Following its opening statement supporting the motion, "This house believes accountants should get more involved with company formations" Jordans addresses the points raised in the reply from Formations Direct and from AccountingWEB members.
In putting forward the argument that accountants should get more involved with Company Formations Jordans acknowledges that cheaper alternatives are available, most notably from Companies House itself.
But the real test for both accountants and their clients is when they need a more complex company type or structure than the model articles can offer.
Accountants and agents should be looking to help companies grow profitably by equipping them with a company fit from the outset for the owners’ future expectations.
Based on Jordans’ years of experience in this field, we know we have the right expertise to do that, allowing accountants to enhance and prolong their relationships with clients, whilst expanding their fee income around company-related services.
We were pleased to see that several AccountingWEB members agreed with our outlook. Adamineden, himself a company agent, confirmed that company formations are a starting point to establish a relationship with potential clients and pick up on-going secretarial work.
In their opposing statement to the motion, Formations Direct pointed out that the commoditisation of formations brought about by Companies House put a new emphasis on price. We wouldn’t disagree, nor with many of the sentiments expressed about service quality and the potential to add value around company formations, which we share at Jordans.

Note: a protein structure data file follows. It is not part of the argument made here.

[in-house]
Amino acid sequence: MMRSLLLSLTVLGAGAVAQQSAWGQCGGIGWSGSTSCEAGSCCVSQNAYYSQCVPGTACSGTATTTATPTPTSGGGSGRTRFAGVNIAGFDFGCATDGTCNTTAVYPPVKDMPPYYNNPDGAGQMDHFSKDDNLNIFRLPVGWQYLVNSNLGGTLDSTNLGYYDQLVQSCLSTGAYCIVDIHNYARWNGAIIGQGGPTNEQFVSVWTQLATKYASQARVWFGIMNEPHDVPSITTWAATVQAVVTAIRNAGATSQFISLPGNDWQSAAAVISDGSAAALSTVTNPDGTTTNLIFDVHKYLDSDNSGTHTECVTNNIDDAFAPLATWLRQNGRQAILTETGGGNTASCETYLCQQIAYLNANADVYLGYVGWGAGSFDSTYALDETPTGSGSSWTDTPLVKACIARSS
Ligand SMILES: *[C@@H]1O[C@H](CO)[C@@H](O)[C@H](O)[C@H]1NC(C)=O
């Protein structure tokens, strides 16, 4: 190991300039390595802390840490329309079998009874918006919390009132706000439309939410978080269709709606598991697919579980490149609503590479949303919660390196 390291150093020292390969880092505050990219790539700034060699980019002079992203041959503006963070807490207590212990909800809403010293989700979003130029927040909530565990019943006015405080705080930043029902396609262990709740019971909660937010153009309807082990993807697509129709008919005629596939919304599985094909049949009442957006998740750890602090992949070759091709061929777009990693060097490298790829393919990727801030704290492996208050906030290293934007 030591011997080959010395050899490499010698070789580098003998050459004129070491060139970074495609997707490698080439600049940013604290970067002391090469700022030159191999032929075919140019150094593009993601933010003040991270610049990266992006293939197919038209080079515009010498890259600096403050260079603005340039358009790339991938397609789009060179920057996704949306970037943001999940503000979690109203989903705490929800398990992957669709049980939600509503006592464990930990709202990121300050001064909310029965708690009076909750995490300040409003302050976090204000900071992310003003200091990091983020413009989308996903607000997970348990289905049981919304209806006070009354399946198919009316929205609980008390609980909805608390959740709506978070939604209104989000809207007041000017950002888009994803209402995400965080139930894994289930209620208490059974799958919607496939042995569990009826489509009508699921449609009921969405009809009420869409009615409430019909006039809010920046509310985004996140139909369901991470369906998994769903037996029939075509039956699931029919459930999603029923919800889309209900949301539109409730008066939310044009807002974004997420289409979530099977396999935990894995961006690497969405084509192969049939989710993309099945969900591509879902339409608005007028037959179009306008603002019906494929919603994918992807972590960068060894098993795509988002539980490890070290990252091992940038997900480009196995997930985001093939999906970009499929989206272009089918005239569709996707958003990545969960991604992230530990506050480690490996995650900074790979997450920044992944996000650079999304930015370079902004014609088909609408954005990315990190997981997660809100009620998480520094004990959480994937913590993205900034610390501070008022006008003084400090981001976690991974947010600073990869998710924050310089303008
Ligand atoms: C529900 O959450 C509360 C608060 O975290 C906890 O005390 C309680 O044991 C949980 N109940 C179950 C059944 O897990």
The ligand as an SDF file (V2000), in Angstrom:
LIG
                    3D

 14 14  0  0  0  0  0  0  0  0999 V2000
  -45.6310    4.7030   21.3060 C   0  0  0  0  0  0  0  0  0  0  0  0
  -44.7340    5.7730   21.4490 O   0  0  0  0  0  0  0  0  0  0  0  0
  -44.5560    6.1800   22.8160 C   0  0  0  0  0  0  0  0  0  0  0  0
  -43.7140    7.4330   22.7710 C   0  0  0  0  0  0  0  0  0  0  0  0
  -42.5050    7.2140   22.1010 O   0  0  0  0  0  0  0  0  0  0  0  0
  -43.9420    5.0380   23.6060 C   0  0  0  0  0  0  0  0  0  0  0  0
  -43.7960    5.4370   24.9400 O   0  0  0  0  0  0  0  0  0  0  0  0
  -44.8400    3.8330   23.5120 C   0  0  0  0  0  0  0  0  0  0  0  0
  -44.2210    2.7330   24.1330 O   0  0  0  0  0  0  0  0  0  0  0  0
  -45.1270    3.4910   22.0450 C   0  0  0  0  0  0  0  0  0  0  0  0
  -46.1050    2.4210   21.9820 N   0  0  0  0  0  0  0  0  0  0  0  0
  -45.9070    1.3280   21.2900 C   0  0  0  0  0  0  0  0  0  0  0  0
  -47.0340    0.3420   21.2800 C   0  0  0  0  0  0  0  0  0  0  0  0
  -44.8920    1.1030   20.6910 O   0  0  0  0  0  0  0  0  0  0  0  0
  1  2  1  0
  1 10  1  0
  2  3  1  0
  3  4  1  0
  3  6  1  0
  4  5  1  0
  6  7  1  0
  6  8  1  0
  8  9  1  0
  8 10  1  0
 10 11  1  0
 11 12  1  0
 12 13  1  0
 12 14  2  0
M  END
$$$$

One of the best points raised so far about this came from Ryedaleman, who commented: “We could have the same debate about what [accountants] charge for doing tax returns and whether companies do it themselves or outsource.”
Mike H amplified the point: “You often get what you pay for. There are many ‘online accountants’ offering cheap accounting, but it does not mean it is right for your business... A good accountant should save you and your business money.”
As with your own clients, the value Jordans can deliver is based on our familiarity with your business.
The stiffest challenge we faced so far in this company formations debate was from AccountingWEB’s Jennifer Adams. She pointed out that accountants have already become increasingly involved in company secretarial-type matters, as demonstrated by the number of questions in Any Answers on the subject. Her advice is that accountants should know their limitations and know where to go if stuck for an answer.
We would argue that the appetite of AccountingWEB members for more information about company formations, the model articles and related secretarial issues is a good thing. Knowing the options available, and their control and taxation implications, is an important part of providing a timely and appropriate service to your clients.
Jennifer commented that using a formations partner will “also be cheaper than consulting a specialist solicitor”.
Specialist solicitors play an integral part within the Jordans team. While they are not allowed to offer advice to clients, their work underpins the systems and procedures we use. They are able to flag up issues that may arise from a proposed set of articles and run regular seminars where they share these practical experiences with accountants.
The web makes it possible for practitioners to find information about company rules and regulations, and to form companies themselves, which is a great benefit. But it cannot replace the insights Jordans gains from working with hundreds of formations across a wide range of industries and jurisdictions.
Next week, Formations Direct will summarise its case against the motion. Has either side convinced you yet - or are there points you feel still haven't been raised? Feel free to join the debate by commenting below.